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Jumbo Goes to Africa

Jumbo Goes to AfricaMembers of the Tufts field hockey team return from two weeks of exploring southern Africa.

Medford/Somerville, Mass. [06.16.08] While the Tufts field hockey grinds it out on the turf at Bello Field every fall, last month the team took advantage of a unique opportunity to travel to Africa for some tough international competition and an up-close look at another culture.

The NCAA allows teams to take an international trip every four years, an opportunity which Coach Tina McDavitt says she simply couldn't pass up.

"I really wanted to give the girls this experience, so a couple of years ago I sent out an e-mail to the parents asking them what they thought about the idea," McDavitt says. "I got a message from [rising junior Margi Scholtes'] father who had recently relocated their family to Africa for his job, saying we just had to come there."

The women left the U.S. on May 19 and headed to Johannesburg, South Africa, where they stayed with the Scholtes family. In Africa, the teams entertained some top-level competition, playing games against the University of Pretoria team, the Western Province women's masters' team and a top high school team. In addition to the competition, the girls also conducted a clinic for local high school and middle school girls at the American School of Johannesburg.

"Field hockey is big all over the world and the level of play there is so high," McDavitt says. "We lost all our games, but that was on purpose, because I asked to play hard competition. These games don't count, so I would rather play teams that are better than us so that we can learn from them."

 

 

 

The team also learned off the playing field when they traveled to Soweto, one of the first townships founded during the apartheid era in Johannesburg. The Tufts athletes were able to meet area school children, giving them toys and games while taking in their culture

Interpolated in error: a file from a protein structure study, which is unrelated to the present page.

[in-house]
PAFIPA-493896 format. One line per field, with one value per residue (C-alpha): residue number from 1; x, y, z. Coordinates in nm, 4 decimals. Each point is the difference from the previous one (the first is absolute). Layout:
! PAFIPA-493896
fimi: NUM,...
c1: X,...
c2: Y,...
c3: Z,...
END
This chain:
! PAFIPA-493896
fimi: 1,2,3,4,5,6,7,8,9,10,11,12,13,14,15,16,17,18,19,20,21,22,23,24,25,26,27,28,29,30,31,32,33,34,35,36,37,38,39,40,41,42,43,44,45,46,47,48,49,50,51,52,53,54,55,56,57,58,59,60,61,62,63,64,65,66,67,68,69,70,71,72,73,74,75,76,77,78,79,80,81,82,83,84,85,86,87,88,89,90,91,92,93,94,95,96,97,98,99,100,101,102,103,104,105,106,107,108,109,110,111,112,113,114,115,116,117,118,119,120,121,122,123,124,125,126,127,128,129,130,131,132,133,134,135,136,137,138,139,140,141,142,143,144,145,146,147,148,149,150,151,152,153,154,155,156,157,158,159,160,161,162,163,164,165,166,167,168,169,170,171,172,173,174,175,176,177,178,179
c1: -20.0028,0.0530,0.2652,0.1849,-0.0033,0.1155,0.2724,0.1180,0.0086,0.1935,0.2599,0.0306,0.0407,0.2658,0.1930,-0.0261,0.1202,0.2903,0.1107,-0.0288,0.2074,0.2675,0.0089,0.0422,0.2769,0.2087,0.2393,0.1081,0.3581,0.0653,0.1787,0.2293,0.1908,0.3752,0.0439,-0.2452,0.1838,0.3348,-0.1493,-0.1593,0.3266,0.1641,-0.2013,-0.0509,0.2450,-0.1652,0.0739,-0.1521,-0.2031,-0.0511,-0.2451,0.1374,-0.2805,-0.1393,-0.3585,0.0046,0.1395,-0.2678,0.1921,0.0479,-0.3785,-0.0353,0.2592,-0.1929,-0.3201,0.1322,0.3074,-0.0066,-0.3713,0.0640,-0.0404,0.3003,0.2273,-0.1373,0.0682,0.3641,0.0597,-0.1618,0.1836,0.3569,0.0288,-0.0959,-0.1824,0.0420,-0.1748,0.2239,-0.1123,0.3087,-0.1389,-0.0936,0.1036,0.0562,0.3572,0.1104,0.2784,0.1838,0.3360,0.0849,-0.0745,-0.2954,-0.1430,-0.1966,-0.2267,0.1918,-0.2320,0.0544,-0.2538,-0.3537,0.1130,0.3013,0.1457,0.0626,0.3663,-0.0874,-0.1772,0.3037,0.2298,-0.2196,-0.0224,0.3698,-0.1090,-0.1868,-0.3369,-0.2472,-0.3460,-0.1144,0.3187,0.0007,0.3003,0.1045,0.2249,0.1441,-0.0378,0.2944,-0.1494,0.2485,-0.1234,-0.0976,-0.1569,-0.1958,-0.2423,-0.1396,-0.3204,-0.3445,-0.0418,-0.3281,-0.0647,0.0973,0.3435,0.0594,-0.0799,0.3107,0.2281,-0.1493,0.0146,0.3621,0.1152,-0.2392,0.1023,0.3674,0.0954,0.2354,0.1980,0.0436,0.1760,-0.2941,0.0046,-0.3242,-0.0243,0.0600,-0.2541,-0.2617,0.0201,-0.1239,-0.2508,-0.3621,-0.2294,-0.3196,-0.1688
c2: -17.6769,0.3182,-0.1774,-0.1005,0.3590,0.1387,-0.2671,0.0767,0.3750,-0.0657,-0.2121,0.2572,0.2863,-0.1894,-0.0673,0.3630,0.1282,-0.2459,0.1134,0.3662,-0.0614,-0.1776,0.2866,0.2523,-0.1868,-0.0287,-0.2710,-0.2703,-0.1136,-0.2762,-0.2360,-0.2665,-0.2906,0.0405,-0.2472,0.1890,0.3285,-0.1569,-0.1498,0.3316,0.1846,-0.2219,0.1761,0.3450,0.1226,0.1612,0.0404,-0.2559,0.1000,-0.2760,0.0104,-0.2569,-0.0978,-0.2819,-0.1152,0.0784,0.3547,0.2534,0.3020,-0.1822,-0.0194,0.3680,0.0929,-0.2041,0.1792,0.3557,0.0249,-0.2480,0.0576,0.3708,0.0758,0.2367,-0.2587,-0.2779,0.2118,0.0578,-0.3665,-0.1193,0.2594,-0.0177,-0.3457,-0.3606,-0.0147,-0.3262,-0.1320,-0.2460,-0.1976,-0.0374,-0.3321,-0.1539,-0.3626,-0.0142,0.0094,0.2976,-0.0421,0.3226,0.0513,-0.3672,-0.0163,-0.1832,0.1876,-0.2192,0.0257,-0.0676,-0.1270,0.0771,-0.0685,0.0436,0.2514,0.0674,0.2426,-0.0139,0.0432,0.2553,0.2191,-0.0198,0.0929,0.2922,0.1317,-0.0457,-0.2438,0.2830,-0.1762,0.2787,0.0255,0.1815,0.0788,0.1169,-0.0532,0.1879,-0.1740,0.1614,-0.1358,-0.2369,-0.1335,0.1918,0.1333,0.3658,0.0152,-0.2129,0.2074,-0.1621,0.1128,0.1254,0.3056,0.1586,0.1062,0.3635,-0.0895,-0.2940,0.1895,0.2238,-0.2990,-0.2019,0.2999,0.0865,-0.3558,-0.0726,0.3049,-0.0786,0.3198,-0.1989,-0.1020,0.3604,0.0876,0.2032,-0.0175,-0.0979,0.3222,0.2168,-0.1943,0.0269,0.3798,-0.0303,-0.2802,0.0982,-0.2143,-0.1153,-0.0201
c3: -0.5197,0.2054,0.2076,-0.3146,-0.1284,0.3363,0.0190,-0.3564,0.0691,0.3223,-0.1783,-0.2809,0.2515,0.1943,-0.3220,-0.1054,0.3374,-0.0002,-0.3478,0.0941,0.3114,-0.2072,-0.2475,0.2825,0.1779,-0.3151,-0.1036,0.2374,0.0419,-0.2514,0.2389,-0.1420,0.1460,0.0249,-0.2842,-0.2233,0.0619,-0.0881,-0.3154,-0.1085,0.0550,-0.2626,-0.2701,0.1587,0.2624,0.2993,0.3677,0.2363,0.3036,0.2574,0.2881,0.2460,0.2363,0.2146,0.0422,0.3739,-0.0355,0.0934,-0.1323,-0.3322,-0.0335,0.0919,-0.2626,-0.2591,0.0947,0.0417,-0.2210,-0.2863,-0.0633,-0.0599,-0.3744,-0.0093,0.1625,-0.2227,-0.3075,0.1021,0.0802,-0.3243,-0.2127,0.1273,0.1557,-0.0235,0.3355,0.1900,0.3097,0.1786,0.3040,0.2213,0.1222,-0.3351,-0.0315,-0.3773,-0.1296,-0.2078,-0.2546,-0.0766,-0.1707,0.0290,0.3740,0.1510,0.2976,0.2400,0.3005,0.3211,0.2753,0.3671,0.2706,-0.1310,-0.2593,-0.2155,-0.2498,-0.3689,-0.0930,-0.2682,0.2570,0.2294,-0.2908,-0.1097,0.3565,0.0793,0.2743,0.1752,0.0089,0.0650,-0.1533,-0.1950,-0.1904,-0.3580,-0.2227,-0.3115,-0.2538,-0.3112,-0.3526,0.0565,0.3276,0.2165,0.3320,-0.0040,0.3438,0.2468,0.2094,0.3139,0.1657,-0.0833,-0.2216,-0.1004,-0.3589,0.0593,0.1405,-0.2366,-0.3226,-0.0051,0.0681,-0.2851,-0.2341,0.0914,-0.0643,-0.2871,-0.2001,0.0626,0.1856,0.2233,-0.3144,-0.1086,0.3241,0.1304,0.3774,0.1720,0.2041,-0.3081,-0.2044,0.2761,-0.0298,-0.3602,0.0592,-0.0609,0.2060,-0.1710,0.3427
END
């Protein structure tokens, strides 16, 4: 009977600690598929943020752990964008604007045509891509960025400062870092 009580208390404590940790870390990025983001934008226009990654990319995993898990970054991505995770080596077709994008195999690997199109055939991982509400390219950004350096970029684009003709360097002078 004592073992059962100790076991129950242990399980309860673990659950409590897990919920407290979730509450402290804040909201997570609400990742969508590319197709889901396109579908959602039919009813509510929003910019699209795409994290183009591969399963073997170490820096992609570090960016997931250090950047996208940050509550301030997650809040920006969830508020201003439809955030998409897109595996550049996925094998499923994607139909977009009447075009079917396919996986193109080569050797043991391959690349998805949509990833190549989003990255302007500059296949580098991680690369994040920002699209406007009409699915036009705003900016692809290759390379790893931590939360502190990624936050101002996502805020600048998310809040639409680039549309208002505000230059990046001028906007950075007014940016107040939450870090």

"It is eye-opening to see these people living in complete poverty and being able to interact with them," team captain and child development major Tess Jasinski (A'09) says. "They were all very welcoming."

Sites along this trip included the Hector Pieterson Museum named for a 12-year-old boy who was the first victim among students in Soweto who had held a peaceful uprising against the requirement to teach in Afrikaans in schools.

Other activities included a trip to Victoria Falls in Zambia and a visit with some fellow "Jumbos" at an elephant sanctuary.

Reflecting on their two-week journey, Jasinski says the trip provided a great opportunity for team bonding.

"Our team gets along really well together and this was a really great experience for us to share together," she says. "When we stayed in hotels we mixed it up so upperclassmen roomed with lowerclassmen, giving people a chance to really get to know each other better."

Jasinski adds with a laugh, "I feel bad for the freshmen next year, because I am sure it is all we will be talking about."

Profile by Kaitlin Melanson, Web Communications

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